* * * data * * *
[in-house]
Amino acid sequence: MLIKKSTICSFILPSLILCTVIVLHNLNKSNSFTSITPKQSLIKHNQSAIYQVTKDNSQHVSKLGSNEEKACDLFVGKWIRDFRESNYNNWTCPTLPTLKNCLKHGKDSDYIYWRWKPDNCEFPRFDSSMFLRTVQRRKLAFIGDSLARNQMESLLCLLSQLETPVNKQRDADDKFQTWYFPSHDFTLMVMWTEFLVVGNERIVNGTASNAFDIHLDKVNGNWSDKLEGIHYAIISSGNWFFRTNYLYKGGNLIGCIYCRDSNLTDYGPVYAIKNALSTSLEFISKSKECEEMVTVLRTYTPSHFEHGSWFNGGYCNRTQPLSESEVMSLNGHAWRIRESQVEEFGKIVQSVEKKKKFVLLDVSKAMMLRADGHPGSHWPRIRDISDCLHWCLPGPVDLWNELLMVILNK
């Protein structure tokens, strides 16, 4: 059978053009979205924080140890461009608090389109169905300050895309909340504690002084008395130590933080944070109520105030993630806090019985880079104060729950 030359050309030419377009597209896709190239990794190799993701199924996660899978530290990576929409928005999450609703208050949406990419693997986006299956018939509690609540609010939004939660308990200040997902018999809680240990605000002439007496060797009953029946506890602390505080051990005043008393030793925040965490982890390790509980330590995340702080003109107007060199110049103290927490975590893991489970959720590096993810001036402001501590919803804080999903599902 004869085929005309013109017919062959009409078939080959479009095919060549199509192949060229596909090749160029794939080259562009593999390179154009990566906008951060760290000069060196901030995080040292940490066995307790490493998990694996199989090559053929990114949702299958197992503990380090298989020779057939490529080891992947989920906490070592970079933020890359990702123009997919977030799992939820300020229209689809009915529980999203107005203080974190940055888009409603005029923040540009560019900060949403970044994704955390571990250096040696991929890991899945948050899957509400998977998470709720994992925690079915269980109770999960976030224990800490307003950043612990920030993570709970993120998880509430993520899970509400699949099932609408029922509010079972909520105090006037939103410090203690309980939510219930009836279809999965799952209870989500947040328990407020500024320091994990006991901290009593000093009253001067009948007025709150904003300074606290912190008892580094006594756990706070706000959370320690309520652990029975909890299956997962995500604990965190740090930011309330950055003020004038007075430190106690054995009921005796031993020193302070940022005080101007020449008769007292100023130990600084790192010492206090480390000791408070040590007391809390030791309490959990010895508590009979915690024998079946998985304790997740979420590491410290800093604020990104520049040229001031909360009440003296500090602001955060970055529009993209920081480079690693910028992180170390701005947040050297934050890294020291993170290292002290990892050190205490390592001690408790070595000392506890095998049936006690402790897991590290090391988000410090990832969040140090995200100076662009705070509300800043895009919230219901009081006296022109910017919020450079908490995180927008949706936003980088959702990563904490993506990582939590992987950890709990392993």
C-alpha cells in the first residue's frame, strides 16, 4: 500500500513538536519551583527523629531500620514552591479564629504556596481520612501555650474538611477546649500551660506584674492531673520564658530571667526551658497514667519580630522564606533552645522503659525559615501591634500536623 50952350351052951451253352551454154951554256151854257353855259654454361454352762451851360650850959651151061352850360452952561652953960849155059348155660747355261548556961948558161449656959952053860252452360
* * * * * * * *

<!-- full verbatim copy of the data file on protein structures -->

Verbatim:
[in-house]
Amino acid sequence: MLIKKSTICSFILPSLILCTVIVLHNLNKSNSFTSITPKQSLIKHNQSAIYQVTKDNSQHVSKLGSNEEKACDLFVGKWIRDFRESNYNNWTCPTLPTLKNCLKHGKDSDYIYWRWKPDNCEFPRFDSSMFLRTVQRRKLAFIGDSLARNQMESLLCLLSQLETPVNKQRDADDKFQTWYFPSHDFTLMVMWTEFLVVGNERIVNGTASNAFDIHLDKVNGNWSDKLEGIHYAIISSGNWFFRTNYLYKGGNLIGCIYCRDSNLTDYGPVYAIKNALSTSLEFISKSKECEEMVTVLRTYTPSHFEHGSWFNGGYCNRTQPLSESEVMSLNGHAWRIRESQVEEFGKIVQSVEKKKKFVLLDVSKAMMLRADGHPGSHWPRIRDISDCLHWCLPGPVDLWNELLMVILNK
């Protein structure tokens, strides 16, 4: 059978053009979205924080140890461009608090389109169905300050895309909340504690002084008395130590933080944070109520105030993630806090019985880079104060729950 030359050309030419377009597209896709190239990794190799993701199924996660899978530290990576929409928005999450609703208050949406990419693997986006299956018939509690609540609010939004939660308990200040997902018999809680240990605000002439007496060797009953029946506890602390505080051990005043008393030793925040965490982890390790509980330590995340702080003109107007060199110049103290927490975590893991489970959720590096993810001036402001501590919803804080999903599902 004869085929005309013109017919062959009409078939080959479009095919060549199509192949060229596909090749160029794939080259562009593999390179154009990566906008951060760290000069060196901030995080040292940490066995307790490493998990694996199989090559053929990114949702299958197992503990380090298989020779057939490529080891992947989920906490070592970079933020890359990702123009997919977030799992939820300020229209689809009915529980999203107005203080974190940055888009409603005029923040540009560019900060949403970044994704955390571990250096040696991929890991899945948050899957509400998977998470709720994992925690079915269980109770999960976030224990800490307003950043612990920030993570709970993120998880509430993520899970509400699949099932609408029922509010079972909520105090006037939103410090203690309980939510219930009836279809999965799952209870989500947040328990407020500024320091994990006991901290009593000093009253001067009948007025709150904003300074606290912190008892580094006594756990706070706000959370320690309520652990029975909890299956997962995500604990965190740090930011309330950055003020004038007075430190106690054995009921005796031993020193302070940022005080101007020449008769007292100023130990600084790192010492206090480390000791408070040590007391809390030791309490959990010895508590009979915690024998079946998985304790997740979420590491410290800093604020990104520049040229001031909360009440003296500090602001955060970055529009993209920081480079690693910028992180170390701005947040050297934050890294020291993170290292002290990892050190205490390592001690408790070595000392506890095998049936006690402790897991590290090391988000410090990832969040140090995200100076662009705070509300800043895009919230219901009081006296022109910017919020450079908490995180927008949706936003980088959702990563904490993506990582939590992987950890709990392993």
C-alpha cells in the first residue's frame, strides 16, 4: 500500500513538536519551583527523629531500620514552591479564629504556596481520612501555650474538611477546649500551660506584674492531673520564658530571667526551658497514667519580630522564606533552645522503659525559615501591634500536623 50952350351052951451253352551454154951554256151854257353855259654454361454352762451851360650850959651151061352850360452952561652953960849155059348155660747355261548556961948558161449656959952053860252452360